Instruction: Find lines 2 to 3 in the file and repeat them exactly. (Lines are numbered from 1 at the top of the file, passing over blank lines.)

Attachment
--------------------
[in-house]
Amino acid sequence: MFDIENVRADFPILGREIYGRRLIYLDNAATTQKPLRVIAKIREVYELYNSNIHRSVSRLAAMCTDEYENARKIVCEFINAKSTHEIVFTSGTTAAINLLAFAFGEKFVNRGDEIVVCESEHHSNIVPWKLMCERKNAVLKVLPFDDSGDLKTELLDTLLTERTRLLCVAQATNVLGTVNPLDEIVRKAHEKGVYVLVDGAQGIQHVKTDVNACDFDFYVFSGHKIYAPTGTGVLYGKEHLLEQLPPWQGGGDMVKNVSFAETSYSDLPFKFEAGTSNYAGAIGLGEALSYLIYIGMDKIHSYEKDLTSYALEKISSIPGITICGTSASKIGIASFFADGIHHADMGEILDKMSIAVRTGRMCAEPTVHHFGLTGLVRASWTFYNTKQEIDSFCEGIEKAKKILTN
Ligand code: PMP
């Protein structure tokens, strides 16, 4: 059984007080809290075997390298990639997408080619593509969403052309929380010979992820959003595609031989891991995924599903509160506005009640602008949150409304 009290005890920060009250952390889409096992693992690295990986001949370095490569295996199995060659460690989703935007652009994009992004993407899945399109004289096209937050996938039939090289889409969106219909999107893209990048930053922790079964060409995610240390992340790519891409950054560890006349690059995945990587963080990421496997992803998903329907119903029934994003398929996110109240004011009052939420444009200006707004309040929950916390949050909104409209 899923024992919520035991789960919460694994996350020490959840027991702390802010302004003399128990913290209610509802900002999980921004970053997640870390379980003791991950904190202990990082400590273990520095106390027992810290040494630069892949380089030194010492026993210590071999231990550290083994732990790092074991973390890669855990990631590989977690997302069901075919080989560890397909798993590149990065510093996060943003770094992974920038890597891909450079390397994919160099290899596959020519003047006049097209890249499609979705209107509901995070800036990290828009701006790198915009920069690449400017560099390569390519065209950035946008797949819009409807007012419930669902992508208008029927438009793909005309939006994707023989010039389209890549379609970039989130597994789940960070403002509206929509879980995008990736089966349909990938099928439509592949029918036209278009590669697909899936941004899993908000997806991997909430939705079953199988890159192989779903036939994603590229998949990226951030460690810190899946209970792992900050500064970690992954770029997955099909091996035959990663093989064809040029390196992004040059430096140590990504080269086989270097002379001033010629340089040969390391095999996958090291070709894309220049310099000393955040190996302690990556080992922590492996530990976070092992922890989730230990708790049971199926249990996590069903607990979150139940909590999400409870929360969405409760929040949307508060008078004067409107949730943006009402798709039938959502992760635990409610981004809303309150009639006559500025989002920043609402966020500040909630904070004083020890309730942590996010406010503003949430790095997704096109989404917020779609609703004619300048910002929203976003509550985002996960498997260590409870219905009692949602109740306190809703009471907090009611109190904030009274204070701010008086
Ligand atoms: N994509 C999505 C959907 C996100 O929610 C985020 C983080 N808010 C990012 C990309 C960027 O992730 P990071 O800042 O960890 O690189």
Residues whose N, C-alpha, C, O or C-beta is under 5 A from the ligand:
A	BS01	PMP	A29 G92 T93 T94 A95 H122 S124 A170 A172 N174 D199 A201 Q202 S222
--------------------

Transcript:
Amino acid sequence: MFDIENVRADFPILGREIYGRRLIYLDNAATTQKPLRVIAKIREVYELYNSNIHRSVSRLAAMCTDEYENARKIVCEFINAKSTHEIVFTSGTTAAINLLAFAFGEKFVNRGDEIVVCESEHHSNIVPWKLMCERKNAVLKVLPFDDSGDLKTELLDTLLTERTRLLCVAQATNVLGTVNPLDEIVRKAHEKGVYVLVDGAQGIQHVKTDVNACDFDFYVFSGHKIYAPTGTGVLYGKEHLLEQLPPWQGGGDMVKNVSFAETSYSDLPFKFEAGTSNYAGAIGLGEALSYLIYIGMDKIHSYEKDLTSYALEKISSIPGITICGTSASKIGIASFFADGIHHADMGEILDKMSIAVRTGRMCAEPTVHHFGLTGLVRASWTFYNTKQEIDSFCEGIEKAKKILTN
Ligand code: PMP